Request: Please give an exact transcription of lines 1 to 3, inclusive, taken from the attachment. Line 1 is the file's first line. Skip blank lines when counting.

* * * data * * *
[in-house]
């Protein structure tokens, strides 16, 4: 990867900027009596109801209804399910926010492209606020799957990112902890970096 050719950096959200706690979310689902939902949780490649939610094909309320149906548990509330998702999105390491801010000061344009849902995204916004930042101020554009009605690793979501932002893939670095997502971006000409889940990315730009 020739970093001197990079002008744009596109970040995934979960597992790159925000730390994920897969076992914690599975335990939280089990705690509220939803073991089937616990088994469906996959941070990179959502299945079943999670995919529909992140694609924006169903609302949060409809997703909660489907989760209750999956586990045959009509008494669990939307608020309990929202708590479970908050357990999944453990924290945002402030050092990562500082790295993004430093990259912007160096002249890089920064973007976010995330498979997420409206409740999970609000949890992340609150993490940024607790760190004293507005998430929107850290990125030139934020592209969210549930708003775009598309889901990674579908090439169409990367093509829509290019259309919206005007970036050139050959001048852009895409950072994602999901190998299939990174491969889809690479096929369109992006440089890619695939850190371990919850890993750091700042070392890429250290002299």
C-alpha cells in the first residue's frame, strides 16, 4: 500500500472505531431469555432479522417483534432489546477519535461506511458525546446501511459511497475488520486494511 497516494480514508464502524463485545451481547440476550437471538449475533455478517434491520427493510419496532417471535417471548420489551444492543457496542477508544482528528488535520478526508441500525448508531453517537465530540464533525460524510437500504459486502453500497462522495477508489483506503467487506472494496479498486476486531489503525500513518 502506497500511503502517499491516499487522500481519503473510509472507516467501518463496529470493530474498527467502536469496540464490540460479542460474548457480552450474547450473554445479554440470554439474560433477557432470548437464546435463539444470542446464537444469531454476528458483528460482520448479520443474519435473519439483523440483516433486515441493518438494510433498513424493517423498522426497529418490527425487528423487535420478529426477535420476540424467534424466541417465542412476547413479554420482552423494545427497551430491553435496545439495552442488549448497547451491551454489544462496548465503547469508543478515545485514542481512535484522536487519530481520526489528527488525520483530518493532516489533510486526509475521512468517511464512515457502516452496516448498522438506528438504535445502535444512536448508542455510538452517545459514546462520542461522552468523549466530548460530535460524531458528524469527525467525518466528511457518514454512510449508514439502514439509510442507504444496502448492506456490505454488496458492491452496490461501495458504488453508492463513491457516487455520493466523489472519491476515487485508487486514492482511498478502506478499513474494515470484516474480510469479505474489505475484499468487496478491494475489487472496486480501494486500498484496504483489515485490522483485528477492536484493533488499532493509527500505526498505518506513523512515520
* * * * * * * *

[in-house]
């Protein structure tokens, strides 16, 4: 990867900027009596109801209804399910926010492209606020799957990112902890970096 050719950096959200706690979310689902939902949780490649939610094909309320149906548990509330998702999105390491801010000061344009849902995204916004930042101020554009009605690793979501932002893939670095997502971006000409889940990315730009 020739970093001197990079002008744009596109970040995934979960597992790159925000730390994920897969076992914690599975335990939280089990705690509220939803073991089937616990088994469906996959941070990179959502299945079943999670995919529909992140694609924006169903609302949060409809997703909660489907989760209750999956586990045959009509008494669990939307608020309990929202708590479970908050357990999944453990924290945002402030050092990562500082790295993004430093990259912007160096002249890089920064973007976010995330498979997420409206409740999970609000949890992340609150993490940024607790760190004293507005998430929107850290990125030139934020592209969210549930708003775009598309889901990674579908090439169409990367093509829509290019259309919206005007970036050139050959001048852009895409950072994602999901190998299939990174491969889809690479096929369109992006440089890619695939850190371990919850890993750091700042070392890429250290002299």
C-alpha cells in the first residue's frame, strides 16, 4: 500500500472505531431469555432479522417483534432489546477519535461506511458525546446501511459511497475488520486494511 497516494480514508464502524463485545451481547440476550437471538449475533455478517434491520427493510419496532417471535417471548420489551444492543457496542477508544482528528488535520478526508441500525448508531453517537465530540464533525460524510437500504459486502453500497462522495477508489483506503467487506472494496479498486476486531489503525500513518 502506497500511503502517499491516499487522500481519503473510509472507516467501518463496529470493530474498527467502536469496540464490540460479542460474548457480552450474547450473554445479554440470554439474560433477557432470548437464546435463539444470542446464537444469531454476528458483528460482520448479520443474519435473519439483523440483516433486515441493518438494510433498513424493517423498522426497529418490527425487528423487535420478529426477535420476540424467534424466541417465542412476547413479554420482552423494545427497551430491553435496545439495552442488549448497547451491551454489544462496548465503547469508543478515545485514542481512535484522536487519530481520526489528527488525520483530518493532516489533510486526509475521512468517511464512515457502516452496516448498522438506528438504535445502535444512536448508542455510538452517545459514546462520542461522552468523549466530548460530535460524531458528524469527525467525518466528511457518514454512510449508514439502514439509510442507504444496502448492506456490505454488496458492491452496490461501495458504488453508492463513491457516487455520493466523489472519491476515487485508487486514492482511498478502506478499513474494515470484516474480510469479505474489505475484499468487496478491494475489487472496486480501494486500498484496504483489515485490522483485528477492536484493533488499532493509527500505526498505518506513523512515520